Identity Automation Blog

Stay up to date with all of the latest news and events.

In the first installment of our series on security and the CEO, we discussed the dangerous disconnect between the rosy view of security held by the C-suite and the much grimmer reality seen in the trenches of IT. Today, we’re going to talk about the consequences of executive overconfidence in your information security program.

What a year 2016 has been! With 2017 fast-approaching, we’ve decided to take a look back at some of our Enterprise blog highlights from the past year. From the risks of contingent workers, to upgrading legacy systems, to privileged access management, to single-sign-on – we’ve covered a wide range of identity and access management topics in 2016.

Quick. Think fast! Which industry is the most under attack by cybercriminals?

If you guessed the financial sector, which has historically been the most targeted industry, then it’s time to update your understanding of today’s cybersecurity threats because retail has taken the top spot, according to 2016 NTT research.

The easiest way to show success is through tangible measurement. When you roll out a new project or implement a new system, you can say that you think it’s working, but without evidence, you really can’t be sure. That is why metrics are so important to a business. Metrics enable an organization to know if productivity is up or if costs are down. They can also measure whether security has improved and identify opportunities to enhance processes. These reasons are precisely why it is so crucial to track identity and access management (IAM) metrics.

According to NRF, the retail industry annually hires between 700,000 and 750,000 seasonal workers for the holiday season. There is no reason to think that 2016 will be any different, with many retailers already ramping up their recruiting efforts for the November and December sales push.

Now that we’ve covered the business and technology trends and the evolving regulatory and budgetary challenges driving the need for a modern, robust IAM solution in the enterprise, it’s time to look at how they all fit together in an IAM upgrade pitch to your CIO.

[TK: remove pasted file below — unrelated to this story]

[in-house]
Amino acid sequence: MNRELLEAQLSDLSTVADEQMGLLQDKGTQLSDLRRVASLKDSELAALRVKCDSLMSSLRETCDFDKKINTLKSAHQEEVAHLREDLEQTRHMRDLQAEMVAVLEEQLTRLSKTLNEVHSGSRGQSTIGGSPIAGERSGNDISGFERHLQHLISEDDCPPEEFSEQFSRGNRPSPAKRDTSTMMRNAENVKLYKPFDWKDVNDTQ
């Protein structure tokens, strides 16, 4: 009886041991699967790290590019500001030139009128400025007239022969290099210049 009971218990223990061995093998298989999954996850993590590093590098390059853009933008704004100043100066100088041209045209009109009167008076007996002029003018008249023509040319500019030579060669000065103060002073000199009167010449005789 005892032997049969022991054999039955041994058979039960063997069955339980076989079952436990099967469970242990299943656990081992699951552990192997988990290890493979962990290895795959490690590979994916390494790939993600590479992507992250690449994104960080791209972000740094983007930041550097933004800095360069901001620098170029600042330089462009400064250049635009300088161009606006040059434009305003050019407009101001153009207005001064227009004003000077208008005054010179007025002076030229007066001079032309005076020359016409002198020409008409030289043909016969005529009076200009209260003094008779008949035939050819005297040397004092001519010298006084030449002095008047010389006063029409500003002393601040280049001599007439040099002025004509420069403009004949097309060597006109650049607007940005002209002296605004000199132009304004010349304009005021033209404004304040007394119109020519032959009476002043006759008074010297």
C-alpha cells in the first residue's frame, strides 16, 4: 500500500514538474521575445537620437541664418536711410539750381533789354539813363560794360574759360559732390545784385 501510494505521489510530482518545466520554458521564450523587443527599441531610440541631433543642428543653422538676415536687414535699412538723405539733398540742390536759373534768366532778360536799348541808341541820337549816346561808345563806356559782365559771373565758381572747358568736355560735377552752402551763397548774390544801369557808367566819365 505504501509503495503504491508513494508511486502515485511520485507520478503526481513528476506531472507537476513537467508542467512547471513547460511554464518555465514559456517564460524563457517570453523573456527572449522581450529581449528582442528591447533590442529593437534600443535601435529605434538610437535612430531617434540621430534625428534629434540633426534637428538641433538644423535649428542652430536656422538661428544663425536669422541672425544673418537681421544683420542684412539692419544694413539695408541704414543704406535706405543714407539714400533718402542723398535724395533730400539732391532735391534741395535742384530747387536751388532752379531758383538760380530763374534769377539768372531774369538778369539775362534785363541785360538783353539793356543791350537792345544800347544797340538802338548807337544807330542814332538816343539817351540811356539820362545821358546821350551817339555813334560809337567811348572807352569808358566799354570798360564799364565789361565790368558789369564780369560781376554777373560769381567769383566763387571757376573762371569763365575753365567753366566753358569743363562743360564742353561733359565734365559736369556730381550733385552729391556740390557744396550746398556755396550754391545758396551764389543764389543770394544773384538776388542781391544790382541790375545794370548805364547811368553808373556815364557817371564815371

When you hear about retail establishments suffering from a data breach, names like Neiman Marcus, Target, The TJX Companies, Michaels, and The Home Depot dominate the headlines. When you read these news stories, it might appear as if cyber criminals are only going after the big fish. Unfortunately, this might lull small and mid-sized businesses into thinking that they are not likely to be the targets of such an attack. This is supported by recent research that shows that more than three-quarters of all SMBs believe that they are safe from to cyber attacks.

The truth is, small and medium sized retailers make up 62 percent of the data-breach victim pool, because attackers know that small and mid-sized businesses are:

It is a challenging reality of the retail sector that employees are traditionally the weakest link to deterring digital security threats, such as system breaches and data theft. In a complex environment where employee turnover, seasonal workers, a mobile workforce, and shifting roles are a constant challenge, protecting the organization from security threats requires a vigilant approach to access and identity governance.

The Real Cost of Data Breaches in Retail

With the average data breach costing approximately $4 million per breach, the damage to retail businesses can be catastrophic. Yet those dollars only hint at the thing executives fear losing most: the company’s reputation.

A recent study by Retail Perceptions, “Security Hacks and the Lasting Impact on Retailers” found that:

  • “43% of shoppers do not trust companies to keep their personal information safe.”
  • “40% of shoppers avoid retailers that have been hit by security breaches.”
  • “39% of shoppers say that they spend less than before at retailers who have experienced a security breach”

The goal of the Payment Card Industry Data Security Standard (PCI) is to protect cardholder information from abuse. While the standard does not make any technology recommendations, its requirements line up with best practices for how payment card information should be handled, communicated, and stored in order to sufficiently secure it.

Most people find that there are a number of solutions, appliances, and tools available to protect cardholder information as it is sent over data lines and stored on a database server. Attackers who are seeking to steal this information are well aware that these two areas are well-protected, so they go after the one source that is more susceptible to a breach – the user and their accounts.

In order to make sure that you are protecting how the payment card information your business collects is properly secured, you need to make identity management a foundation of your PCI compliance program.

According to Statista, the market for identity and access management is expected to grow to 7.1 billion dollars by the year 2018. This is up from 4.5 billion dollars in 2012; and much of this growth can be attributed to the fact that so many organizations are looking to upgrade their identity management software to better meet the security and workflow needs their company faces.

Unfortunately, there is no odometer on your current identity management solution that tells you it is time for an upgrade. Instead, knowing when you need to look at making a change can be determined by these four key factors.